I can't explain the obscure symbol I attach to the red twirling petals (Well, I can, like always could, but, don't have the clarity in my mind to translate it into words right now; not these days), however it exists. It is strongly attached to the topic of the poem. The topic was selected minding Giovanni's deep care about human soul, but the topic is one of my taste and selection. So everything has a working sense, the twirling, the colour, the poem... it is me who can't be clear these days.
I've always been attached to this poem; it has, included around, some of my child visions of sadly joyful attachment to war, during the Malvinas/Falklands conflict. Henry Van Dyke did it perfectly in his quoted poem related to the first world war.
Even in the simplicity of my results, the prompting artworks has been Multiplier and Swirling, by Giovanni Rubaltelli. So thanks.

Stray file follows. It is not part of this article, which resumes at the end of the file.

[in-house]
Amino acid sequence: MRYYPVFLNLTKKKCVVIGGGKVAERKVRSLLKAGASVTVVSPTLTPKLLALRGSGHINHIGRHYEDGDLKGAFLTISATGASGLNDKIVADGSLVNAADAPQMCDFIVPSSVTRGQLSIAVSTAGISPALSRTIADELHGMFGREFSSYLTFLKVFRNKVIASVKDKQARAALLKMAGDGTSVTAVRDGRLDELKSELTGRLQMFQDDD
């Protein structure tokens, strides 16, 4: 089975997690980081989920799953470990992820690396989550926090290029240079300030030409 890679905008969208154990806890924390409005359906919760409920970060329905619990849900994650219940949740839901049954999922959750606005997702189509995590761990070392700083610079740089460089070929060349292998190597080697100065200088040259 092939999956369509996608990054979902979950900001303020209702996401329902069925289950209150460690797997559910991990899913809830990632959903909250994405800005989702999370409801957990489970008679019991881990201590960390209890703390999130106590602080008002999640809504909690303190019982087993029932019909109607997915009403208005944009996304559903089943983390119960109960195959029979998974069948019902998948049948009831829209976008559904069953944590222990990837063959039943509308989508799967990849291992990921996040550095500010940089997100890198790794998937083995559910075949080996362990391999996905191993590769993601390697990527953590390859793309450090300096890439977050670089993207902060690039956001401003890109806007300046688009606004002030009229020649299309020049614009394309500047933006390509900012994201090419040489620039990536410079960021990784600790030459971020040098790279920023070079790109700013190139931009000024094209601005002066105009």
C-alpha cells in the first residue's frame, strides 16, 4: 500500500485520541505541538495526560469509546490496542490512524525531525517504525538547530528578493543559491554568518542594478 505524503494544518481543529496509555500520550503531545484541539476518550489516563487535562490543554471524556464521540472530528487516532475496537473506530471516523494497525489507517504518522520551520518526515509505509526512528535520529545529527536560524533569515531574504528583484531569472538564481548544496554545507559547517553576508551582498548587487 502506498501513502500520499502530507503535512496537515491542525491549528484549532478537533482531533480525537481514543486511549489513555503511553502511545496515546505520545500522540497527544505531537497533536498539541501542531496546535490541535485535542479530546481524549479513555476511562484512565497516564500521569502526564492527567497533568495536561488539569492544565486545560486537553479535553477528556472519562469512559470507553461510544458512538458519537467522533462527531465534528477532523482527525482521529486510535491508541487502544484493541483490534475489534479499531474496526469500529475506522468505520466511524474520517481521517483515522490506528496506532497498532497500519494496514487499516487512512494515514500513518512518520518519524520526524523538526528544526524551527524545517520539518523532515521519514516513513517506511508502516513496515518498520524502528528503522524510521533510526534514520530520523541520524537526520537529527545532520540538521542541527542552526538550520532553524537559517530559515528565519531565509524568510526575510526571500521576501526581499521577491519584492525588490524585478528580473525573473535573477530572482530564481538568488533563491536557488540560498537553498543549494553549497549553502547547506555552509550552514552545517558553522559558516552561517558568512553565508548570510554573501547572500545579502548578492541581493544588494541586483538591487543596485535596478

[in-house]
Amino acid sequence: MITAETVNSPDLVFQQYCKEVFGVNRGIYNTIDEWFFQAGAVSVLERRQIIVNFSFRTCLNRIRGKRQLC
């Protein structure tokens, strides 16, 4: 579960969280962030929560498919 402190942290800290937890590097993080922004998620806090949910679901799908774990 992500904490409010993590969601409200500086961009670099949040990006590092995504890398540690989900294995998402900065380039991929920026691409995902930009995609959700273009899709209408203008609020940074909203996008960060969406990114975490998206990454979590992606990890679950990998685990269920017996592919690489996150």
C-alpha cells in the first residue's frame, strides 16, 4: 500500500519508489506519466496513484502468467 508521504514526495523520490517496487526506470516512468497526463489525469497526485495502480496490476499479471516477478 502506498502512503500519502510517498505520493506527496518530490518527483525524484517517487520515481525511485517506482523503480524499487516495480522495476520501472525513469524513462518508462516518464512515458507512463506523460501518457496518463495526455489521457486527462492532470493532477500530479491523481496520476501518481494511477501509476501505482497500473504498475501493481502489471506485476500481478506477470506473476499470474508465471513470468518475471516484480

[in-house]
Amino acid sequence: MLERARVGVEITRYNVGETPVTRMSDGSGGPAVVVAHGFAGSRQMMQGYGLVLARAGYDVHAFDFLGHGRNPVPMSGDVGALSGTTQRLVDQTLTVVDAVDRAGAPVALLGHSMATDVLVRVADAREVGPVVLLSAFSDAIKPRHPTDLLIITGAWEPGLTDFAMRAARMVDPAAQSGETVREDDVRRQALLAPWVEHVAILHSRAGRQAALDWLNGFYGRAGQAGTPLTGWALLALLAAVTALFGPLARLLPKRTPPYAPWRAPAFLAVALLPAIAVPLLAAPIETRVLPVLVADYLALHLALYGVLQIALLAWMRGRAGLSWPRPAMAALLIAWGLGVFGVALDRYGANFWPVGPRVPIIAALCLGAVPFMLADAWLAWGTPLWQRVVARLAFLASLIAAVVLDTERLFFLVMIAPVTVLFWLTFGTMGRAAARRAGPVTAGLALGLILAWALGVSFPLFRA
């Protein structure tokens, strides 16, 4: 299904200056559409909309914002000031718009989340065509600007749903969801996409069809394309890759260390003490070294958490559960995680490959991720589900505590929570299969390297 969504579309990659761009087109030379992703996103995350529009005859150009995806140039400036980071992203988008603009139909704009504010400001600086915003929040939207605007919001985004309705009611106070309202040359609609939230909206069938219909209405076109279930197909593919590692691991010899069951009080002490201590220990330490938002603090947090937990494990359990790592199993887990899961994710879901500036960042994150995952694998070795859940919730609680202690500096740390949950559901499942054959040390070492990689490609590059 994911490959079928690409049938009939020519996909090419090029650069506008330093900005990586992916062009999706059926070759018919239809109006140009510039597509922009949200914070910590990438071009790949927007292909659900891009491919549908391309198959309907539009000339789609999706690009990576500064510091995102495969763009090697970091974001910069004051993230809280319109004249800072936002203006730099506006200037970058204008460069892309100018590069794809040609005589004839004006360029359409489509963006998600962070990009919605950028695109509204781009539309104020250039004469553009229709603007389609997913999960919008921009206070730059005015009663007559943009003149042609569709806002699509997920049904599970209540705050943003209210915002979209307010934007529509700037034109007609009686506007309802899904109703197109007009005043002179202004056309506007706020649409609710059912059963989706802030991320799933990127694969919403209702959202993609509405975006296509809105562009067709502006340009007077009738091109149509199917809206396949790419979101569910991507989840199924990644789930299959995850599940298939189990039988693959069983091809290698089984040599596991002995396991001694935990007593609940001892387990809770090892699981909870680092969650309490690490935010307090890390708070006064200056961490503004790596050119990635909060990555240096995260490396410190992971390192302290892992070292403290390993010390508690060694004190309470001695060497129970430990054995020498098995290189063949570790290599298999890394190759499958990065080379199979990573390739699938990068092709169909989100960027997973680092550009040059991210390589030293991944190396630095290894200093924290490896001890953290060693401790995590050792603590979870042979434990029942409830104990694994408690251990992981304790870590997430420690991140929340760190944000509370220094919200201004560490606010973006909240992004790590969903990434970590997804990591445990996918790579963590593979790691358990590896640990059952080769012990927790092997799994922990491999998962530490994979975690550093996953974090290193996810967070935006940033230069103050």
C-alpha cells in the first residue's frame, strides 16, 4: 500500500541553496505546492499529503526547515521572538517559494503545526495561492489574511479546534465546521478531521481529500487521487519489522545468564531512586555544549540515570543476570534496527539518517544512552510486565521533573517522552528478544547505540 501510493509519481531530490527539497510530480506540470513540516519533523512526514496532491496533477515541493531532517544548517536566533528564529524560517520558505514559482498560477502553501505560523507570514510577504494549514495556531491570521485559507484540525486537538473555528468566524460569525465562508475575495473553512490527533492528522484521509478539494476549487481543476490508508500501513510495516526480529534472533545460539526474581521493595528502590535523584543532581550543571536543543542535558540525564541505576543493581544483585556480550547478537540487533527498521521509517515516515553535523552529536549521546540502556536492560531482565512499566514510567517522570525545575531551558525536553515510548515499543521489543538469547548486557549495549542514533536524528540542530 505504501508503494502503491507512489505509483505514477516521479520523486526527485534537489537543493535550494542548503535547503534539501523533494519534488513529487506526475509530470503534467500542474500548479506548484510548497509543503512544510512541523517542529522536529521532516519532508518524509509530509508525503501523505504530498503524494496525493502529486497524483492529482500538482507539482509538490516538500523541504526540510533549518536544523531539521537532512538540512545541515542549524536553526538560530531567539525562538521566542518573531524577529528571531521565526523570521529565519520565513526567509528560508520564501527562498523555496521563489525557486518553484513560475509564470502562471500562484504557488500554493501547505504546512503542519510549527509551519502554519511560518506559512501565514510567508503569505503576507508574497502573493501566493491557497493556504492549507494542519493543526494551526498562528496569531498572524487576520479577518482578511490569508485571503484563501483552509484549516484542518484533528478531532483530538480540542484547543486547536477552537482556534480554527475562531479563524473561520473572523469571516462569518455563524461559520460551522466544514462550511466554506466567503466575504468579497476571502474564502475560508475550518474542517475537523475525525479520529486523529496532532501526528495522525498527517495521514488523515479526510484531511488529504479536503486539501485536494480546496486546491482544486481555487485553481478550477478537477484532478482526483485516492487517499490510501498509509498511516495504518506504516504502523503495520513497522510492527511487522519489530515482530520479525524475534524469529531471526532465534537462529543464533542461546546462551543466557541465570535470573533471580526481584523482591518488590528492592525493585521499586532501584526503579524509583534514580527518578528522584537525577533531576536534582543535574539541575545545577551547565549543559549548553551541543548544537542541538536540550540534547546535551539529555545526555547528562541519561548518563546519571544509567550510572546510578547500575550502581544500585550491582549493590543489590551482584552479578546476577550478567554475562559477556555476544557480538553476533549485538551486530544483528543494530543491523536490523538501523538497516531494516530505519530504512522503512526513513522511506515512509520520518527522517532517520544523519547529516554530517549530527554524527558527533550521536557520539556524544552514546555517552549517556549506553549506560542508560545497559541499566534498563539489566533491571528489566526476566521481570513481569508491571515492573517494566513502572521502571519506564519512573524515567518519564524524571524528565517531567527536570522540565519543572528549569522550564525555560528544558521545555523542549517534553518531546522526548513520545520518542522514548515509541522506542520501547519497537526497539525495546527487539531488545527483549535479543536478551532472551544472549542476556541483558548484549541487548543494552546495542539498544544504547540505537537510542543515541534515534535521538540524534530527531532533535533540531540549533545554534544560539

In the pleasant time of Pentecost,
By the little river Kyll,
I followed the angler's winding path
Or waded the stream at will,
And the friendly fertile German land
Lay round me green and still.
But all day long on the eastern bank
Of the river cool and clear,
Where the curving track of the double rails
Was hardly seen though near,
The endless trains of German troops
Went rolling down to Trier.
They packed the windows with bullet heads
And caps of hodden gray;
They laughed and sang and shouted loud
When the trains were brought to a stay;
They waved their hands and sang again
As they went on their iron way.
No shadow fell on the smiling land,
No cloud arose in the sky;
I could hear the river's quiet tune
When the trains had rattled by;
But my heart sank low with a heavy sense
Of trouble, —I knew not why.
Then came I into a certain field
Where the devil's paint-brush spread
'Mid the gray and green of the rolling hills
A flaring splotch of red,—
An evil omen, a bloody sign,
And a token of many dead.
I saw in a vision the field-gray horde
Break forth at the devil's hour,
And trample the earth into crimson mud
In the rage of the Will to Power, —
All this I dreamed in the valley of Kyll,
At the sign of the blood-red flower.
Henry Van Dyke, "The Red Flower".